Monemvasia

A castle town that came out of fairy tales

You can say whatever you want for its crowded places, the bit higher prices and the souvenir shops that fill its central alley. But you can’t compare Monemvasia to any other place in Greece. It’s simple as that.

You will figure it out mostly at nights, when the coaches that are filled with groups of tourists leave and after they leave it is quiet everywhere, when its low light surround it with a golden glow that makes it magical, and when your steps echo on the eerie serenity of its stone alleys.  It’s like you are alone, just you, the few residents and the ghosts of its knights. If there is one place that worth paying a bit more for your accommodation that is Monemvasia, to stay inside the castle. Not only because you don’t have the chance many times to stay in an actual castle, but also because if you see it just in one day, you will have lost half of its magic.

Some history to begin with

The castle of Monemvasia was built in 582 A.C. by the Laconians, who sought refuge from the Avar- Slavic raids.  At first it became byzantine, then Frankish, back to byzantine, Venetian, Ottoman, and then again Venetian, Ottoman, and finally Greek again. It has seen empires rise and fall, it has been sieged, conquered and freed more than ten times, it also had one pirate conquest- from the Catalan pirate Lupo de Bertanga. It makes sense, since if you were also a pirate and saw that castle at that place, you would have wanted it too.  

Every conquest and re-conquest meant a new adding, a new change, a new intervention, so Monemvasia turned out to become today a complex puzzle of historical periods, architectural currents and cultural influences.
If you look closely, you can see it
None of the churches look alike and in none of the buildings can you certainly recognize a particular period- because there isn’t. A typical example is the impressive, but rather odd, building that hosts today the Archaeological Collection in the central square. Originally built in the 16th century, it turned by the Venetians into an institution for Capuchin monks, then in 1715 it was a mosque, later in 1821 it was used as a prison, it even operated as a cafeteria, and eventually transformed into a museum.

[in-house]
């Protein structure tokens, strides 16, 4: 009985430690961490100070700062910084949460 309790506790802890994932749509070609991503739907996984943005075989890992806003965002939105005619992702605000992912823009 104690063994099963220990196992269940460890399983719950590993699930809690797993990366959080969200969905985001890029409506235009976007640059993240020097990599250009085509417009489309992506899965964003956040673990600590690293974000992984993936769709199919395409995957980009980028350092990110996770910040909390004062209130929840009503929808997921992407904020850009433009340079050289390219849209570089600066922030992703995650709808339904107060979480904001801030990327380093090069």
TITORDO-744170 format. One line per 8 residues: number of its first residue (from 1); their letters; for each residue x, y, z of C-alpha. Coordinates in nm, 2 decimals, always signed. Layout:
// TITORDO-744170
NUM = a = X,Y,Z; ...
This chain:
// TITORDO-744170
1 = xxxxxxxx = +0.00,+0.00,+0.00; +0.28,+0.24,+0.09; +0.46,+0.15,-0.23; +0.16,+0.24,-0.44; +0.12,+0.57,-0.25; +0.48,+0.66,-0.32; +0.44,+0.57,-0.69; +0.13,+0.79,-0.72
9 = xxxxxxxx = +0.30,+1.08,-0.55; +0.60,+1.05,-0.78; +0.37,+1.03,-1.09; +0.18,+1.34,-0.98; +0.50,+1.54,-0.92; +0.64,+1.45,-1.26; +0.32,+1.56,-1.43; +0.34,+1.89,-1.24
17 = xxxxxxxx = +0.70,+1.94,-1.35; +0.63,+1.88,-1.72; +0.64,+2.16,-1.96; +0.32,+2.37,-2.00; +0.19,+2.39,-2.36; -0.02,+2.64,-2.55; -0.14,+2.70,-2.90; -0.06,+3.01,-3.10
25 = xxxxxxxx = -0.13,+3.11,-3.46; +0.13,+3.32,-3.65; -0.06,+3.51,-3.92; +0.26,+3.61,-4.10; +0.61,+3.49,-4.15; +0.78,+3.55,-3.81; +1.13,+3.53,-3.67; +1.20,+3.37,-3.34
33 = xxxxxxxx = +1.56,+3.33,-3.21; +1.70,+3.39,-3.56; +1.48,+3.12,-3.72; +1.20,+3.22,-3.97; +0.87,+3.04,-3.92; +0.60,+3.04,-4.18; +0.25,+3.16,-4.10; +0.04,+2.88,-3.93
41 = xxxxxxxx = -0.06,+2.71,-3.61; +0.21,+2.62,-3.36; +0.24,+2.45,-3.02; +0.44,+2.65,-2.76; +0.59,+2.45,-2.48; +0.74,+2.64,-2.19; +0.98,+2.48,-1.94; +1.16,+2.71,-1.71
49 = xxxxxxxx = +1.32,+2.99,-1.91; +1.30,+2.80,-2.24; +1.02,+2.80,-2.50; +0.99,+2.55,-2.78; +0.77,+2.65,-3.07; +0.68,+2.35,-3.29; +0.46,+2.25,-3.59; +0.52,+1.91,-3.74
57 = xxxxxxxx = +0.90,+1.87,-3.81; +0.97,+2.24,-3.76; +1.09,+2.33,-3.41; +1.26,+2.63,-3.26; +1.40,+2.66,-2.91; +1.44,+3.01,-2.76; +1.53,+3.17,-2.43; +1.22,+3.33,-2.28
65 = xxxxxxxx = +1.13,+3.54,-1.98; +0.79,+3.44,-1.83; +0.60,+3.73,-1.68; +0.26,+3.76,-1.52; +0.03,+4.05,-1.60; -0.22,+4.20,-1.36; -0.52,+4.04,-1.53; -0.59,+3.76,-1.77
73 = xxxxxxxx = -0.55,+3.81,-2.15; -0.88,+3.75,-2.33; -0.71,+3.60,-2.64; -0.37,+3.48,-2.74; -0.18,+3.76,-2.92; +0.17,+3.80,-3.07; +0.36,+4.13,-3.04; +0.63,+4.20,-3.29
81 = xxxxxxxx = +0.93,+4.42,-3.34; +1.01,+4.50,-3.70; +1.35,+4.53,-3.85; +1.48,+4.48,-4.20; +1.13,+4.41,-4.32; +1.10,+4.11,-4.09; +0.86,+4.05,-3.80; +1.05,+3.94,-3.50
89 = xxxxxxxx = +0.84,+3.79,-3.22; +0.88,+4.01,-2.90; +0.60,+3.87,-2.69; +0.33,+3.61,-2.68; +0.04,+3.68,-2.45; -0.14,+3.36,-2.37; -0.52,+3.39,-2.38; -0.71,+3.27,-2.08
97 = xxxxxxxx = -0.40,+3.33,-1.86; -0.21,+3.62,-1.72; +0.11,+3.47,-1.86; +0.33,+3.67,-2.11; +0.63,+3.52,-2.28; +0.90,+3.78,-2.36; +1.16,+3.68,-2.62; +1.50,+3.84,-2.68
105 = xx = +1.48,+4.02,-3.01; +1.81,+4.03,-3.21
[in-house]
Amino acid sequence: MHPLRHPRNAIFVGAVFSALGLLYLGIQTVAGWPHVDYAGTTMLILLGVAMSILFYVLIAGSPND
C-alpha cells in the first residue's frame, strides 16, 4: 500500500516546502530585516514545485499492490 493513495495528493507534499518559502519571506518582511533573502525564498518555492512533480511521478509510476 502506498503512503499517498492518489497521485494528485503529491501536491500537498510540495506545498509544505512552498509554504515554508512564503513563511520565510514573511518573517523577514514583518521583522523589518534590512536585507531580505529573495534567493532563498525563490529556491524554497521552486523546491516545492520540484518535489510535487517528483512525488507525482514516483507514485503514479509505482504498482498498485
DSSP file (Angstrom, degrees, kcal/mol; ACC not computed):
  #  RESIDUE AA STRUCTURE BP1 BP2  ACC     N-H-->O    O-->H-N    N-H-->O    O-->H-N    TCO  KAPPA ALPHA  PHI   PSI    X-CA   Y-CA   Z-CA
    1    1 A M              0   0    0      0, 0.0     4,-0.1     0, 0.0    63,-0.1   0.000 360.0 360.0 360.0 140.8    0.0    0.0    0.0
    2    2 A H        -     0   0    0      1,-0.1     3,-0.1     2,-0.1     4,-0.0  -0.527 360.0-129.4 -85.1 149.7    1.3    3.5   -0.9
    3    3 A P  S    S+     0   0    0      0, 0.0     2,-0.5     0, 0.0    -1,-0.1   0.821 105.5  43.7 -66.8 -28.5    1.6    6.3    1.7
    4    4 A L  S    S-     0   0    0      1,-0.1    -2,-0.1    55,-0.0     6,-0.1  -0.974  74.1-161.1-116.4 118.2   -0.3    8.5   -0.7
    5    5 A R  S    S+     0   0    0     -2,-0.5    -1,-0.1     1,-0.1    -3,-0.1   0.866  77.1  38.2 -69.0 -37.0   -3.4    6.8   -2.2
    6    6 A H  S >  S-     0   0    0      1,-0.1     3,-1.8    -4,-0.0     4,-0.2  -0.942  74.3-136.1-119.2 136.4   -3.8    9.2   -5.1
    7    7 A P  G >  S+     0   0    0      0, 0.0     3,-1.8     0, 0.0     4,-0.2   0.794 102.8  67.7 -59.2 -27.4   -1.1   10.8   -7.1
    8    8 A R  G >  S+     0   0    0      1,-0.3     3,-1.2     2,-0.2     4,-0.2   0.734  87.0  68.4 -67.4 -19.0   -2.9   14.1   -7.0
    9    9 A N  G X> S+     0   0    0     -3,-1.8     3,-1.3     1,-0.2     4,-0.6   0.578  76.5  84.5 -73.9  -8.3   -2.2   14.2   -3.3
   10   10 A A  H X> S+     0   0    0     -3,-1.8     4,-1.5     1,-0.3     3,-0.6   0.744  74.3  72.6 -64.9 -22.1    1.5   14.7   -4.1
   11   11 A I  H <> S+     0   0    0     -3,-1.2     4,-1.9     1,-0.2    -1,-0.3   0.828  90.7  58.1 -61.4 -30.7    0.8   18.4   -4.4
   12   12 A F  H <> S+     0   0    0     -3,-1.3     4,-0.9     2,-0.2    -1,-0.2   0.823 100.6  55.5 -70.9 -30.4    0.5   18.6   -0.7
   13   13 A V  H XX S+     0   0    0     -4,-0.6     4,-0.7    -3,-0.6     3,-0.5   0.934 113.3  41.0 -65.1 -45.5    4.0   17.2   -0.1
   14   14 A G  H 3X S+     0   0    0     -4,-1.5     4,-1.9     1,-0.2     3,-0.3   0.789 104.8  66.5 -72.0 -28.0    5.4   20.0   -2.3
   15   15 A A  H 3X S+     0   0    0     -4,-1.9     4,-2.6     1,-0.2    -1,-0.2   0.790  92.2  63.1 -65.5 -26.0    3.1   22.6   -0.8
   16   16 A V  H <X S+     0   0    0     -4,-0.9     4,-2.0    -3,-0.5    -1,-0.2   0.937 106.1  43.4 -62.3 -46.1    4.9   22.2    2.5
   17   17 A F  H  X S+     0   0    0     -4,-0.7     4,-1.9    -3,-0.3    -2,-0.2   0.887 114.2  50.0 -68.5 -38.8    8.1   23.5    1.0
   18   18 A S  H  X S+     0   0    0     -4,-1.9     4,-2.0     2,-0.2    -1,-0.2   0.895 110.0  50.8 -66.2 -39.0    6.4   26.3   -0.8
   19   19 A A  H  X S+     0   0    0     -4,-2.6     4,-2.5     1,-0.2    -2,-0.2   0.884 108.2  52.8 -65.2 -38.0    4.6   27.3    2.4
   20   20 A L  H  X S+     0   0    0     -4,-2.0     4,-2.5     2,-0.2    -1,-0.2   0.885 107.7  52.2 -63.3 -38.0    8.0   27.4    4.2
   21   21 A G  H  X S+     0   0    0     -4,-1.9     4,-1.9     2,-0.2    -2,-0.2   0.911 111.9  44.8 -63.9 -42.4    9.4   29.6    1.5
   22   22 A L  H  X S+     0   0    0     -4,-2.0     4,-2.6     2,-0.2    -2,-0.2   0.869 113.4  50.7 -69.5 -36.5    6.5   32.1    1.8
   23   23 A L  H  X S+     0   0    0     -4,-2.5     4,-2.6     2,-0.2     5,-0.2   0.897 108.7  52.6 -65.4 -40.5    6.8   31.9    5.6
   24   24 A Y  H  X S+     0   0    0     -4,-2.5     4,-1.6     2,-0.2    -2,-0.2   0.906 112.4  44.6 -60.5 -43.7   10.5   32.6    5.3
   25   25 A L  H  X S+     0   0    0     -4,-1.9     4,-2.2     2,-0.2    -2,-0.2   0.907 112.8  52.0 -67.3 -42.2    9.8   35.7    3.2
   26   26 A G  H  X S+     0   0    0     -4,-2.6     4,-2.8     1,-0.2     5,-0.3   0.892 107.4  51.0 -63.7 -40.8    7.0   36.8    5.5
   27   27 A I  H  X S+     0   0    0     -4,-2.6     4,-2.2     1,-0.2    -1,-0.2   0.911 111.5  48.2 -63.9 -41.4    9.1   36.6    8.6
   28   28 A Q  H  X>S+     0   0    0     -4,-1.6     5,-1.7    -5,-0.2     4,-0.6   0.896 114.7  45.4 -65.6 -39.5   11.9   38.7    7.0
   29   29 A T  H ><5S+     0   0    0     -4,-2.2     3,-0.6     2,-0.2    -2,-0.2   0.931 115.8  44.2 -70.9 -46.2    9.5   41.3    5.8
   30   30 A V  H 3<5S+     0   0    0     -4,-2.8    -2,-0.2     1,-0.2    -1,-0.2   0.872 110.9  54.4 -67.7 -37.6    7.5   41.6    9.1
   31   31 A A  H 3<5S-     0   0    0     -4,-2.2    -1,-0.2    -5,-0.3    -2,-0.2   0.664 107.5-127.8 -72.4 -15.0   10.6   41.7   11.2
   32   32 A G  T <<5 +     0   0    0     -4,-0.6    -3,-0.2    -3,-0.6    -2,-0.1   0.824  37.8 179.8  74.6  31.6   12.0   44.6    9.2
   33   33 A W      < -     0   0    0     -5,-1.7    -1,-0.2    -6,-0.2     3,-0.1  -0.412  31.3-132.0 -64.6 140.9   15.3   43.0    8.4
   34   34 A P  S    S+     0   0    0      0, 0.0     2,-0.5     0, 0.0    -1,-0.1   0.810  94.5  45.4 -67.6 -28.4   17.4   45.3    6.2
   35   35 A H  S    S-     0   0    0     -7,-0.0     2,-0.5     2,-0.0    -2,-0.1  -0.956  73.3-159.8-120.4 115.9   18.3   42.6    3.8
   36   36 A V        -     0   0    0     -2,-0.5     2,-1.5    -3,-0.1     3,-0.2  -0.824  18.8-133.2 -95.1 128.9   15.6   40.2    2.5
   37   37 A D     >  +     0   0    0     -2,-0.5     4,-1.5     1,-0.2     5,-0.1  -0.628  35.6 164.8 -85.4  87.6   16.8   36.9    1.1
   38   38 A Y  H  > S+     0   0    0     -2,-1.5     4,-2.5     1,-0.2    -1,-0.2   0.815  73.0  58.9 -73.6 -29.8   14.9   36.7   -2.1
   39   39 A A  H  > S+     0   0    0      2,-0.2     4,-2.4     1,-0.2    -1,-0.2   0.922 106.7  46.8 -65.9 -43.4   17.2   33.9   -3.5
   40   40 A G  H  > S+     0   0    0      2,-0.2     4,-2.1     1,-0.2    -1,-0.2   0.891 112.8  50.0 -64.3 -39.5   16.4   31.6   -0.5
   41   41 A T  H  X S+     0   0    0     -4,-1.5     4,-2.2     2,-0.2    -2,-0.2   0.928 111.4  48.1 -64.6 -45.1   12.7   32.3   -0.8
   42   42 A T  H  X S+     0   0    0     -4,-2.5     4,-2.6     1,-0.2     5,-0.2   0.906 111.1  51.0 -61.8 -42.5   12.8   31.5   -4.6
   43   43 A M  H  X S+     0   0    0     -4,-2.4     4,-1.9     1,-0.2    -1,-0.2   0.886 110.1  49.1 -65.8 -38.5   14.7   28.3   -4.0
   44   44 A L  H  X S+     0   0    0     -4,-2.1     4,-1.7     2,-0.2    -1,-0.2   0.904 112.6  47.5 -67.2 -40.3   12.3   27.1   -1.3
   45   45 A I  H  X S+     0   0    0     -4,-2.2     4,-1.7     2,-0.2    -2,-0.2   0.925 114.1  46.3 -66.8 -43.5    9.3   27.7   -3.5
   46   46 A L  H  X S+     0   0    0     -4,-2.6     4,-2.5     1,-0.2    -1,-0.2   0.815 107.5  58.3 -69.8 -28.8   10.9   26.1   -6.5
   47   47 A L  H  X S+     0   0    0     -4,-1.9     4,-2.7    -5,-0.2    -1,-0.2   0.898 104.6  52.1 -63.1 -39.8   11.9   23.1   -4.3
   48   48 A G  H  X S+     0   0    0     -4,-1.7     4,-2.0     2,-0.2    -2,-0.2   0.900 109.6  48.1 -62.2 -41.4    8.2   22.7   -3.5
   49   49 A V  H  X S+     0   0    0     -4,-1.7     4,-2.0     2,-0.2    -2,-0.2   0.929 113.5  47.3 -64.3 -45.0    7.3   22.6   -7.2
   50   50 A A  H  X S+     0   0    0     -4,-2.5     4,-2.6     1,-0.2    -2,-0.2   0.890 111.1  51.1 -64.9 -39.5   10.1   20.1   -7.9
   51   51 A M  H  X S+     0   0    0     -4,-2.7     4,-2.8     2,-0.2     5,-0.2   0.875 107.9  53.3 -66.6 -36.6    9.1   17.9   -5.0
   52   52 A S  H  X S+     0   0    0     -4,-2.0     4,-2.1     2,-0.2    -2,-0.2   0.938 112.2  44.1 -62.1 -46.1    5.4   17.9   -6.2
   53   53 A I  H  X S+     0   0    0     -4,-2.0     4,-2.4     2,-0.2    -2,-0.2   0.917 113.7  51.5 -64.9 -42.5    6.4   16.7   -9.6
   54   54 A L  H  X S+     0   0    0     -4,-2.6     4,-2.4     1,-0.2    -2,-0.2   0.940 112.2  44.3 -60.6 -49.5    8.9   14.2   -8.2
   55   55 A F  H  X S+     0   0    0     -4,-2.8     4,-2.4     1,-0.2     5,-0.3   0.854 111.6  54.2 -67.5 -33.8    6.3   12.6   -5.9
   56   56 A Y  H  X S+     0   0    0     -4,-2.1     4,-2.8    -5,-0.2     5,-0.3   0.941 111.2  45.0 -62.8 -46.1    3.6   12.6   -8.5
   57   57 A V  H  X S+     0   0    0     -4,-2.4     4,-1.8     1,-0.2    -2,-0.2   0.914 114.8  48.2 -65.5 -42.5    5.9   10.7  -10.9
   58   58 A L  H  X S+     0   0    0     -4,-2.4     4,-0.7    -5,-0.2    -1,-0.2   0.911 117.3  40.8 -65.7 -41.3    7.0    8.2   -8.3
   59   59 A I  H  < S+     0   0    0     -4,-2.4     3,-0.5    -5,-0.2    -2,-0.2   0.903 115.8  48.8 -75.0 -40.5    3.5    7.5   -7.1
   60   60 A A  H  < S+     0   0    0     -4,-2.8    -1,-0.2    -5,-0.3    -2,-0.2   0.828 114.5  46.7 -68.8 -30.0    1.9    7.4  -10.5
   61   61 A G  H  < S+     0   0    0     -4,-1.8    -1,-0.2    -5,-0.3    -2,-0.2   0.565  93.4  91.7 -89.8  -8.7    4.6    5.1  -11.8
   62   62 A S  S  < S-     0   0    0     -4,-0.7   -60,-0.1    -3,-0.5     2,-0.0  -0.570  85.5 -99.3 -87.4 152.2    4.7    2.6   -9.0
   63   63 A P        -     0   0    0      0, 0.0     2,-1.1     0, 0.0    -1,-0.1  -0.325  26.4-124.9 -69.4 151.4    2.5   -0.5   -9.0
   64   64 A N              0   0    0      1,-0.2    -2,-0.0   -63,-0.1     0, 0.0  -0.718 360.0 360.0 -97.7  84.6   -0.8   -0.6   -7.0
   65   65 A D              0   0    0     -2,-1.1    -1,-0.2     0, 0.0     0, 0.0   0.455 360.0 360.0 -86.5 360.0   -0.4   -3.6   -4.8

Walking on the alleys of the castle town

There are two central roads that will help you orient on your first strolls in Monemvasia: The first one has the name of one of their most famous poet, the Giannis Ritsos Street, which is the road as you cross the entrance of the castle. The second is the one that connects the South Gate, which is the only gate of the castle to the sea, with the Upper Town. On the place where the two roads meet there is the central square with the cannon, the former mosque and current archaeological collection, and the built in the 17th century church of Elkomenos Christos, where the famous Easter ceremonies are held.

Tiny arched alleys (called dromikes or diavatika in Greek) branch around the two central roads, to every possible and impossible direction.
Not all of them actually lead somewhere

Some lead to a yard door, others to a wall that someone decided to add centuries after the road’s construction and block the passage, and others mysteriously lead back a few meters to where they started.

However, this takes nothing out from the rush to walk on all of them, one by one. It will worth it
A carved in hand wooden door here, a flowery yard there, a tufted bougainvillea that climbs on a stone wall a bit further, an abandoned old mansion in the Upper Town and a lantern that atmospherically lit the street, are all small rewards for all the times that you will be lost in an alley which simply goes round itself.